Perchance to Dream

I’m not sure I can recall another point in my life when I spent so much time in New York hotels. This is not, I would like to be clear, a product of any unseemly...


I’m not sure I can recall another point in my life when I spent so much time in New York hotels. This is not, I would like to be clear, a product of any unseemly (or illegal) behavior. Rather, it’s that more quintessentially “New York” destinations, say a charming, hole-in-the-wall restaurant or an ageing dive bar have been supplanted on the nocturnal circuit by The Gramercy, The Standard, The Ace, The Bowery and their like. Jerry Seinfeld and Woody Allen could have a field day with this new style of Manhattan partying.

Smack in the middle of this seemingly endless trend is the opening of the Dream Downtown’s playground of evening (and daytime) options, whose presence will be celebrated with a blow out fete this Wednesday. Situated next to the Maritime hotel on West 16th Street (if its exterior appears in keeping with its neighbor’s façade its because both buildings were originally designed by famed architect Albert Ledner), the Dream Downtown contains no less than a lobby restaurant and bar, a pool bar and café, a beach club, separate screening and party rooms and a rooftop lounge, PH-D, all the product of a partnership between Vikram Chatwal Hotels and Noah Tepperberg and his TAO & Strategic Groups. (There is also a much-hyped neurological-gastronomic restaurant, Romera, for which Tepperberg is not responsible.)

“It’s your true one stop shop. You can spend not only a whole night there, but a whole weekend,” says Tepperberg, who has done something of a full circle with the opening of Dream—one of his first ventures, Suite 16 ten years ago was just one block away.

On a recent, steamy afternoon, one could imagine the 150-seat lobby restaurant and bar, Marble Lane, hopping with the activity that Tepperberg calls “vibe dining.” A huge chandelier of lights encapsulated in glowing beige glass illuminates a café-like space: round tables with graphic black and white back chairs and curved, tufted leather banquettes bookended by globe sconces.

Moving up to the second floor pool, you pass through a lounge of silver, python-embossed leather ottomans, above which portholes in the ceiling provide a glimpse of swimmers doing laps as water lines reflect on the walls (Handel Architects is responsible for the design).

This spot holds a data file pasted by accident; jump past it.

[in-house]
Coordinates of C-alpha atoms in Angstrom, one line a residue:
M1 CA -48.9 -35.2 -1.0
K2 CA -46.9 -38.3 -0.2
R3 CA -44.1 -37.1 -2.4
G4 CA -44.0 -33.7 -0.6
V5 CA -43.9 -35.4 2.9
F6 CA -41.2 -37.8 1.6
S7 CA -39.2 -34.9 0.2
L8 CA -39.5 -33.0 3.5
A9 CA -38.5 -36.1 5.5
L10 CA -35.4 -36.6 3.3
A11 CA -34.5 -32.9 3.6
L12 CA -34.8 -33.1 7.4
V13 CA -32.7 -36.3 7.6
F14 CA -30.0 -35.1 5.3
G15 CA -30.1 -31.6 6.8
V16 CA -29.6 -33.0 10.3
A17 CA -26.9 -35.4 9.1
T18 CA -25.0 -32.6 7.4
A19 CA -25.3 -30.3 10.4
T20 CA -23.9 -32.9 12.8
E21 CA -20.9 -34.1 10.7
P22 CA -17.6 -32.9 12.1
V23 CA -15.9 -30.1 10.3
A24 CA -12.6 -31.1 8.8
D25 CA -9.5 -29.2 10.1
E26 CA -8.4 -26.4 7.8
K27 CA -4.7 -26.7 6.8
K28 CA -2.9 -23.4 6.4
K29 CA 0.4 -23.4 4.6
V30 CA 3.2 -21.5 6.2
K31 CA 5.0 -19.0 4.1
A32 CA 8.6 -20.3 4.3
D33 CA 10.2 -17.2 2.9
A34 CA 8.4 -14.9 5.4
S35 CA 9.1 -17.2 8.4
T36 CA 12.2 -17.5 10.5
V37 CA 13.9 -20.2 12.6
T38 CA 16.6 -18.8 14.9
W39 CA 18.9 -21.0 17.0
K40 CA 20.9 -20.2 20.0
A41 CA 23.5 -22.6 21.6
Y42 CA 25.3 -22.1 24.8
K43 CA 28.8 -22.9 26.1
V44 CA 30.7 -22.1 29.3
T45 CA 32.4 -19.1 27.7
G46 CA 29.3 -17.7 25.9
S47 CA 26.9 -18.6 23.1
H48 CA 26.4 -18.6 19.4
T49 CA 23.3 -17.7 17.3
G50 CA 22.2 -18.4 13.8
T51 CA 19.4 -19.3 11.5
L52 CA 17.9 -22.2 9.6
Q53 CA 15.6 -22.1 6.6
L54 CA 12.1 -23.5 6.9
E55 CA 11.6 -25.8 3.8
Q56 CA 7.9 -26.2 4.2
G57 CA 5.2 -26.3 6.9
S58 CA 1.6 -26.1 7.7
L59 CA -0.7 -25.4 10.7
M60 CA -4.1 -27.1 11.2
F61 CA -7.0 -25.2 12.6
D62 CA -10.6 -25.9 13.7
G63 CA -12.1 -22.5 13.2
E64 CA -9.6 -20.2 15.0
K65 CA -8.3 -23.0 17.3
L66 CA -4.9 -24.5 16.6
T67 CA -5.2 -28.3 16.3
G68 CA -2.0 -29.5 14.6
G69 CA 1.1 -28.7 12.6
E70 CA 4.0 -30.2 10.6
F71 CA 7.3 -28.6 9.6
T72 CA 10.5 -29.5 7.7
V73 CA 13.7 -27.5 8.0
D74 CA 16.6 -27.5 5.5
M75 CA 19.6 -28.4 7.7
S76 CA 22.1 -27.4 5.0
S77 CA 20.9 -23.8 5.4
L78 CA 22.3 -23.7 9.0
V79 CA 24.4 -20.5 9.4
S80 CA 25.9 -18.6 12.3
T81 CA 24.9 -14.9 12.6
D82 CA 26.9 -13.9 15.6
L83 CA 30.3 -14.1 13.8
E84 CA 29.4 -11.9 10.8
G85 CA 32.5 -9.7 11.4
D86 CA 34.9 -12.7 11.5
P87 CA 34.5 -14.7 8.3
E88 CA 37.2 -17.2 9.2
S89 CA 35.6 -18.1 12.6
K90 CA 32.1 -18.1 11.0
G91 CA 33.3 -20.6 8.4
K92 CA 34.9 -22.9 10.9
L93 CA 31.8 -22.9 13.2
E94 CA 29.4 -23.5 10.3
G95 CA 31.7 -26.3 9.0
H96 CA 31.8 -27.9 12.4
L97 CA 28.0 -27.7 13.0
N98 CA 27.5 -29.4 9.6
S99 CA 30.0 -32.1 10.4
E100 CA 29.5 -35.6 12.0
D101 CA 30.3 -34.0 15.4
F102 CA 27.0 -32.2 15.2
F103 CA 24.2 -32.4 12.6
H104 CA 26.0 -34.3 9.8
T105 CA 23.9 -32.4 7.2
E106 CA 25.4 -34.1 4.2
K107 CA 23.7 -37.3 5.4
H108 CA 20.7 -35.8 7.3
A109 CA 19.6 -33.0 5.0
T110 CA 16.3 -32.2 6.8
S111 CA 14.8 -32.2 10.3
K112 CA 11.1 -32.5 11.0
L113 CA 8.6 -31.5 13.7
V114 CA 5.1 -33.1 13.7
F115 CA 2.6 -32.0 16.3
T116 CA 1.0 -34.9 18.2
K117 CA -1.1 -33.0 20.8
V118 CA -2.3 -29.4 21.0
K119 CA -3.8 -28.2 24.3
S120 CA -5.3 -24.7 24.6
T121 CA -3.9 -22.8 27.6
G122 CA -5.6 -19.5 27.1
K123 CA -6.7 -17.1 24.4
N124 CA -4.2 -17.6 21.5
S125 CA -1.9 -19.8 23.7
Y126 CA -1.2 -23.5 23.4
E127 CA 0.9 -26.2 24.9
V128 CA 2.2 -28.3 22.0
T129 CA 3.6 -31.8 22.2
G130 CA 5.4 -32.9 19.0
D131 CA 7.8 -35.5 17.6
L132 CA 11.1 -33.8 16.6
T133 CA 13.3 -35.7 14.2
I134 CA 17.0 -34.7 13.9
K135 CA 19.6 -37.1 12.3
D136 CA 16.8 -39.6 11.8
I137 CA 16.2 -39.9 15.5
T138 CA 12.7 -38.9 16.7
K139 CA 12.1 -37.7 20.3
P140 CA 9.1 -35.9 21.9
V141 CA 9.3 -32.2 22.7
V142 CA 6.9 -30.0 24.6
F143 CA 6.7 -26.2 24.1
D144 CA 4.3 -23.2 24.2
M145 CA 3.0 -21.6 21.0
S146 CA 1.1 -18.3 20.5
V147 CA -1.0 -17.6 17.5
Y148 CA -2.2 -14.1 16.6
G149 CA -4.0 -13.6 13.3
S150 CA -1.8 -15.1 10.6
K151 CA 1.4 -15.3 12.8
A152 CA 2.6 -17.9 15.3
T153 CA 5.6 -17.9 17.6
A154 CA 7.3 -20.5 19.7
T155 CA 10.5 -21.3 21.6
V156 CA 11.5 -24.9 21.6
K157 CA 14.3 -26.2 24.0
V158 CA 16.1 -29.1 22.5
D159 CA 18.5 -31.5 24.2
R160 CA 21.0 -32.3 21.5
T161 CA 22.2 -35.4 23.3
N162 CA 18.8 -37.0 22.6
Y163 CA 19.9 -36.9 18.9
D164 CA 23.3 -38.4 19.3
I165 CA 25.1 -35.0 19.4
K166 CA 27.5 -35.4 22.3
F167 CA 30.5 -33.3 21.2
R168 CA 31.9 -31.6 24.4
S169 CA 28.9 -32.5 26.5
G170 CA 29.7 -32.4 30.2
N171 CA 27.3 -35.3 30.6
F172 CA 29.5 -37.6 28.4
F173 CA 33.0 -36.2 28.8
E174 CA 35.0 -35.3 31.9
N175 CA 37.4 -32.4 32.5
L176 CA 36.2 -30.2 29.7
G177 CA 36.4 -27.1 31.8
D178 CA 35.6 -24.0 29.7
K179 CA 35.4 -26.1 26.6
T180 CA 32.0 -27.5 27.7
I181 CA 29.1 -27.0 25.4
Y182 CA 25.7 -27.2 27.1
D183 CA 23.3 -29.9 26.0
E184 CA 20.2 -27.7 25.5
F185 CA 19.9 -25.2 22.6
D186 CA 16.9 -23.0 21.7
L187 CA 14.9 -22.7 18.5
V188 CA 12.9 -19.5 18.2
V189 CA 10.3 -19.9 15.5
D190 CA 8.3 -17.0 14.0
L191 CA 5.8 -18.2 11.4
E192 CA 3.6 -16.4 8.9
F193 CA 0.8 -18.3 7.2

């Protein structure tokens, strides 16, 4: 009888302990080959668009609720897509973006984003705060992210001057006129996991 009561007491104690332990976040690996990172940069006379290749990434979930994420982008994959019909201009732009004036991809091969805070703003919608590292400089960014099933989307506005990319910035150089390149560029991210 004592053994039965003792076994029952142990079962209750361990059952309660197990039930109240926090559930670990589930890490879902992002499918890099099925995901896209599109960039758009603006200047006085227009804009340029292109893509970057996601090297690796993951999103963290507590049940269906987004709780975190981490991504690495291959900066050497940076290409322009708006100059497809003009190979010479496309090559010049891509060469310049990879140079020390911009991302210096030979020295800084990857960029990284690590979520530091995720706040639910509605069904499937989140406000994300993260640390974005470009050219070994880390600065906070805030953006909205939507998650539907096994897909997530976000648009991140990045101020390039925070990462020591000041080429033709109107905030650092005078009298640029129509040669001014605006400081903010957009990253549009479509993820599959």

And that pool, a four foot deep turquoise number, is sure to prove quite the hot ticket this summer. For now, only hotel guests and private parties will have access, but that may change depending on demand. Lounge chairs line its perimeter, an adjacent urban sand beach could act as a balm for Hamptons-envy and the connected café, The Beach at Dream Downtown, sports wood slat tables and white canvas folding chairs. A nearby library-cum-screening room can be reserved for just about any activity from birth to middle-aged recreation.

“I think people will rent that for conferences, for baby showers, for private karaoke, to watch award shows, sporting events,” says Tepperberg.

The piece de resistance, however, is the 12th floor lounge, PH-D, whose décor is meant to evoke “the ultimate Manhattan penthouse,” the most luxurious of apartments (ironic that many of its guests may own just such a private residence, but I digress). Venini glass fixtures from the 1960s light the space (on the day I went, one of the three chandeliers was on its way over from France), which mixes exposed nail head copper-tin walls with marble surfaces. That same marble covers tables, accompanied by black leather banquettes featuring pull out drawers that can be used for storage (of handbags and jackets) or extra seating.

Juxtaposed with this more retro feel is a state-of-the-art speaker system and special lights set into the ceiling that can project anything from movies to images onto the clear film covering the large southern windows.

There northern counterparts offer an unexpected at only twelve stories view of the Empire State building and its more diminutive friends. An outdoor patio of dark wood furniture and planters acts as a relaxed cocktail lounge area. Throughout, there will be beverage service and for events, “cocktail cuisine” or small bites like artichoke parmigiano lollipops, mini lobster salad and spicy pork meatballs.

“I think we’ll do everything from product launches to weddings to everybody’s birthday party in the city,” offers Tepperberg, adding, “We built the space wanting it to be a place that people will got to for the next twenty years.”

That is, if they can get in. Tepperberg’s other endeavors like Avenue and Marquee aren’t exactly known for their “come one, come all” motto.

“Obviously, it’s not going to be the easiest door in town; I don’t think it will be the toughest door, either,” he says.

Fear not: the Dream has such a plethora of possibilities that should your hopes be dashed at the door of PH-D, you can find sanction elsewhere on the premises.

“The good thing is if you don’t get into the roof, you can probably get into the pool. And if you can’t get into the pool, you can probably get a drink at the bar. And if you can’t get into the bar, I’m sure there’s another place in the hotel,” smiles Tepperberg. “You can always book a room and then you’re good.”

Sweet dreams.

Photo: Courtesy of Tao Strategic Groups